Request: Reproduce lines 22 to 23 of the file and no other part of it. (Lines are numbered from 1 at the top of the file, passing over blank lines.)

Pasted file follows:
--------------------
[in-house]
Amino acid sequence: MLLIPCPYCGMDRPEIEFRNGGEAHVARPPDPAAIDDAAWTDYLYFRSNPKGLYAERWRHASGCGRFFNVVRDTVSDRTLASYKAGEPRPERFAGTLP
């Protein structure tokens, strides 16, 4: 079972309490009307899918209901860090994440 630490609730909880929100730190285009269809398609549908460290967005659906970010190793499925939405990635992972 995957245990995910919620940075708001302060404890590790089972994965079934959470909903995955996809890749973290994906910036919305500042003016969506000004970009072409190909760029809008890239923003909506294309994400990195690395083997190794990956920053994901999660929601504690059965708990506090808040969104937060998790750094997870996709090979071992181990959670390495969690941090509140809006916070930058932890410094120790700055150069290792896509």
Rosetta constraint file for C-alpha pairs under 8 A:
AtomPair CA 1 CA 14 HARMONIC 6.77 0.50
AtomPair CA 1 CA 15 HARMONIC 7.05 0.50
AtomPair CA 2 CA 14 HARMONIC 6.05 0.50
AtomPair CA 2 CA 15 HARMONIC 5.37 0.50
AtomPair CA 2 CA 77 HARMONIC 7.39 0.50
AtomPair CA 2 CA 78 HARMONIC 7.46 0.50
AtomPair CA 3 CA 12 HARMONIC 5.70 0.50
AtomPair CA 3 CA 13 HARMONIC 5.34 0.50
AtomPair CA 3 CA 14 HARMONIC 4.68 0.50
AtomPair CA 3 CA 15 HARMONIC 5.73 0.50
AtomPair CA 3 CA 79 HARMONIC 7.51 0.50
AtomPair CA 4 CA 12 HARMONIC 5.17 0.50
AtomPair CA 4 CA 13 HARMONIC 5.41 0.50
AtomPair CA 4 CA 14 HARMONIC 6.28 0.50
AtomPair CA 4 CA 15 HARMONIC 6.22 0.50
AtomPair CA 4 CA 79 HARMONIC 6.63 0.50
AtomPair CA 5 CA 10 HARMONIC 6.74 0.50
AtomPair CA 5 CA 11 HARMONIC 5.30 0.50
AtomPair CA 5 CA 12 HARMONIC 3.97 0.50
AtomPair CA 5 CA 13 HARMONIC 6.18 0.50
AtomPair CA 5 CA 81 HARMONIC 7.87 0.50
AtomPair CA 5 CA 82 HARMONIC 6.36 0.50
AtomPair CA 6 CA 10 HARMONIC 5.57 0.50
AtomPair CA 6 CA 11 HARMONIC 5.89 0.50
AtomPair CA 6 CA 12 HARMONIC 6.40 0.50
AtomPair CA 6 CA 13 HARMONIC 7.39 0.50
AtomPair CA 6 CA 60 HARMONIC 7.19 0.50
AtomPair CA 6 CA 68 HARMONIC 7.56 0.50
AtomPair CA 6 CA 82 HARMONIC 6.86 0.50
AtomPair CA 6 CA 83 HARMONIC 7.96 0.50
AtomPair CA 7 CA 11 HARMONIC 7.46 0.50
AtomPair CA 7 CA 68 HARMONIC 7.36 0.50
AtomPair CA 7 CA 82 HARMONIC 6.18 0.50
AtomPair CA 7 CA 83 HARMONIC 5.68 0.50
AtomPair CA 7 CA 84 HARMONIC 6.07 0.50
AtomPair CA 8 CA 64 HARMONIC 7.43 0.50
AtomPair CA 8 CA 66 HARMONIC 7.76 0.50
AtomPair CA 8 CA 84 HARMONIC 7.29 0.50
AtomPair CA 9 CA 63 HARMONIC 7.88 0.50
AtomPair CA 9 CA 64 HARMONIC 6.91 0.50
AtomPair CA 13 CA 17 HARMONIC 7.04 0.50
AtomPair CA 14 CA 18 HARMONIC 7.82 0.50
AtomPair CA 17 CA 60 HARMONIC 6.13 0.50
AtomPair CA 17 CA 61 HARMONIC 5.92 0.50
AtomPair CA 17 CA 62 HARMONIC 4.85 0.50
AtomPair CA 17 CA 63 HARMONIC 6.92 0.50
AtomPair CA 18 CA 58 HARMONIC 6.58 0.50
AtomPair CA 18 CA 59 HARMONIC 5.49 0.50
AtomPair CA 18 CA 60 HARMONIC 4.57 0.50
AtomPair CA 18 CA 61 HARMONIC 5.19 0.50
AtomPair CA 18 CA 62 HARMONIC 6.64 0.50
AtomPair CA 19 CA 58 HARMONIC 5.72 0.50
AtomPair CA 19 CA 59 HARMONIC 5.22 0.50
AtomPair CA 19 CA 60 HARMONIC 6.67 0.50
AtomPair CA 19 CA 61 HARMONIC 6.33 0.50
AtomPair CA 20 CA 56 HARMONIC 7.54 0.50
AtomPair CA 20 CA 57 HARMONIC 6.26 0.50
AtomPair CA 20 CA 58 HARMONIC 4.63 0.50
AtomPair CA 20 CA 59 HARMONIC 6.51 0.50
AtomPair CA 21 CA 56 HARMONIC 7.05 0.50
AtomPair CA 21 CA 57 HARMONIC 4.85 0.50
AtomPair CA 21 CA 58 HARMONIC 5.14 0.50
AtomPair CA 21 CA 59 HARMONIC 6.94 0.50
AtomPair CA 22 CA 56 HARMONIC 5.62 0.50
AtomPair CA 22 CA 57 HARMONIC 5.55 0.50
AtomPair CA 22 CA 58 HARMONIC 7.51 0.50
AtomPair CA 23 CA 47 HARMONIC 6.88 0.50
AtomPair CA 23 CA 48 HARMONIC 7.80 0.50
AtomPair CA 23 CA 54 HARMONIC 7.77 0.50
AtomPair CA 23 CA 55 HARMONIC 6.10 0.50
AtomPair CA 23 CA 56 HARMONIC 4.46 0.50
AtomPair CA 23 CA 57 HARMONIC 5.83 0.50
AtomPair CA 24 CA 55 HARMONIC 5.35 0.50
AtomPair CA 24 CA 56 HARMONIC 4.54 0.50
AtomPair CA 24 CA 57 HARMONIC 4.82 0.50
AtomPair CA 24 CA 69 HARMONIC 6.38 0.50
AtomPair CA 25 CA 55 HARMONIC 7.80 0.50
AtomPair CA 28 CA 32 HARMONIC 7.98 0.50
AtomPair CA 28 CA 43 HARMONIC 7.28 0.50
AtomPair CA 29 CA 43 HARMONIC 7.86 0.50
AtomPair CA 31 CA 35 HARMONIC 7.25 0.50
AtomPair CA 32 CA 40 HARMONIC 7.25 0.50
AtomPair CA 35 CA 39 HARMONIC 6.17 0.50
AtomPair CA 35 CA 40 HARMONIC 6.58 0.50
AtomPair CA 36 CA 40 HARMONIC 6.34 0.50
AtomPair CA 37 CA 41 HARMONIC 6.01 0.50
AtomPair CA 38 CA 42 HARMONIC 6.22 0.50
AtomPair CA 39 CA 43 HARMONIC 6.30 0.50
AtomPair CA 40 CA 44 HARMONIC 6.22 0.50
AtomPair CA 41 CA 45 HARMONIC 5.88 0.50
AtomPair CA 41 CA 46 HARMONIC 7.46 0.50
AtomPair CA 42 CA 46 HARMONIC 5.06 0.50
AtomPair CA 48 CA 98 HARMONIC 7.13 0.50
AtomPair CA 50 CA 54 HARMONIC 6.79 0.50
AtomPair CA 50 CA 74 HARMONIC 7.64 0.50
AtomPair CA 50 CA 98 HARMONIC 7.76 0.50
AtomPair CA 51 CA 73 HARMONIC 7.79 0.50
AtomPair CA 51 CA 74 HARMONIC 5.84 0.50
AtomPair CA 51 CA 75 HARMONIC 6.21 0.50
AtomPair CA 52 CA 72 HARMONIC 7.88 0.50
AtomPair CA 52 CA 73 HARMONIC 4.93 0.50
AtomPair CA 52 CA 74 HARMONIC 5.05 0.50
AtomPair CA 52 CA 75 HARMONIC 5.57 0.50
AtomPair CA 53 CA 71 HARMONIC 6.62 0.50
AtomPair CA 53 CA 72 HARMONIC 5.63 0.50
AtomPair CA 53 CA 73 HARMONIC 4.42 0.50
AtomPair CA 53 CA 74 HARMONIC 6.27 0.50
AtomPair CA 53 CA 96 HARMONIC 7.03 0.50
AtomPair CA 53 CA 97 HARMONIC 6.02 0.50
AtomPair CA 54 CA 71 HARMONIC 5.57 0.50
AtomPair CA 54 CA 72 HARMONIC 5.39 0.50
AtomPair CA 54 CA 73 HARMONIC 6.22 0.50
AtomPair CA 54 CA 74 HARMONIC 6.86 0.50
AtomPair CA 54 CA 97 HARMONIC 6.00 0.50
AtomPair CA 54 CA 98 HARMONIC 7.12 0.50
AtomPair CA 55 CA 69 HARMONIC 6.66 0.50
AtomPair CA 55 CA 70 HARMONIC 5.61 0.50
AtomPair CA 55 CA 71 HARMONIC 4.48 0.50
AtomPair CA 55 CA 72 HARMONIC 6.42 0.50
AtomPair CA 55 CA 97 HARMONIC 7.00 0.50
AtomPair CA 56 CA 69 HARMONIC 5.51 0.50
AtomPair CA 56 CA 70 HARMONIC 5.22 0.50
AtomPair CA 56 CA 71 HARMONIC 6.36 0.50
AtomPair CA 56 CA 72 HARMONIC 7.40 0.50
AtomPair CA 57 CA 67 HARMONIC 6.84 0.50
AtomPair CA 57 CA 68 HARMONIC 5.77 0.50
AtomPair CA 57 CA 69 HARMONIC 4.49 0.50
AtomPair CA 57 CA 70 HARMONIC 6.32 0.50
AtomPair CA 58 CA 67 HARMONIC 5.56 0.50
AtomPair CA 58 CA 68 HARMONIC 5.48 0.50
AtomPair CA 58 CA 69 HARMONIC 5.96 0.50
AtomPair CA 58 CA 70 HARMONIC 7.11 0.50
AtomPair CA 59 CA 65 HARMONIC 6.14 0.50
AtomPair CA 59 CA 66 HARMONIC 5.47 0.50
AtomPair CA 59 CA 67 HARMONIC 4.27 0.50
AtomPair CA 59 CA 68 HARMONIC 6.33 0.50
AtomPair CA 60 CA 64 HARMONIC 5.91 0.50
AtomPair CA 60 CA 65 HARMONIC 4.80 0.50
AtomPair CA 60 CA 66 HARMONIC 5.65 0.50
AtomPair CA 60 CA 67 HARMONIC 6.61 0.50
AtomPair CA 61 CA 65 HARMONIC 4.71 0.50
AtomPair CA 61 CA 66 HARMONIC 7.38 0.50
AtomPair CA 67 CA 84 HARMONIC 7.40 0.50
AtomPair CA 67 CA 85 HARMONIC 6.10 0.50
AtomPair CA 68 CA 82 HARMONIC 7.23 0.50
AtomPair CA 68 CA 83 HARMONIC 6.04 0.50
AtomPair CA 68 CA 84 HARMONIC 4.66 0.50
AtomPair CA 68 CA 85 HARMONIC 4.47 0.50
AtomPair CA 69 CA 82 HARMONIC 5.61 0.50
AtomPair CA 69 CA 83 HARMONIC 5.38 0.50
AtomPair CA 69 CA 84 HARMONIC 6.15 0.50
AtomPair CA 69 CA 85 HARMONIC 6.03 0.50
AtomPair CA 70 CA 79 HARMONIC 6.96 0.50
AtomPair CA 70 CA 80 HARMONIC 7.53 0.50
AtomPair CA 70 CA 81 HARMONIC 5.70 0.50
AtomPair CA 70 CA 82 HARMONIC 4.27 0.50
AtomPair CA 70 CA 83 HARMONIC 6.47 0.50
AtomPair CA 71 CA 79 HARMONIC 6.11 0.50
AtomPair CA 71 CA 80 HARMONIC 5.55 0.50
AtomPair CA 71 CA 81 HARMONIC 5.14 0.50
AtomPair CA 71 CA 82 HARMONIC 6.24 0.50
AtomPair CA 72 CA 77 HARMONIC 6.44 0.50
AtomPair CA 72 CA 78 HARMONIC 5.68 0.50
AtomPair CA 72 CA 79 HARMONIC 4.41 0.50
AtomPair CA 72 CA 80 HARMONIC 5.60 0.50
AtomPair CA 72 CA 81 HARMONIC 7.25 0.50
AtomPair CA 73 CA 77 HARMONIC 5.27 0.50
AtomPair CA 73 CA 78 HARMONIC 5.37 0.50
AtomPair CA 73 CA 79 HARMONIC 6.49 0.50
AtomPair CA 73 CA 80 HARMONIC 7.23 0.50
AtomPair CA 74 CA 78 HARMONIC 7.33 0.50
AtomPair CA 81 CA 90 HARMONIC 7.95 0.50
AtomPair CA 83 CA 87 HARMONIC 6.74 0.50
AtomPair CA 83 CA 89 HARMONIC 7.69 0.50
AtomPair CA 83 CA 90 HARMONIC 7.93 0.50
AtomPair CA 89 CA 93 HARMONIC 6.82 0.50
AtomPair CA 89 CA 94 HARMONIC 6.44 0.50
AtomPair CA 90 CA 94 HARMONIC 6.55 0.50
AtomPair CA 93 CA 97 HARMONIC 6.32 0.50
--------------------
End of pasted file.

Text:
AtomPair CA 5 CA 11 HARMONIC 5.30 0.50
AtomPair CA 5 CA 12 HARMONIC 3.97 0.50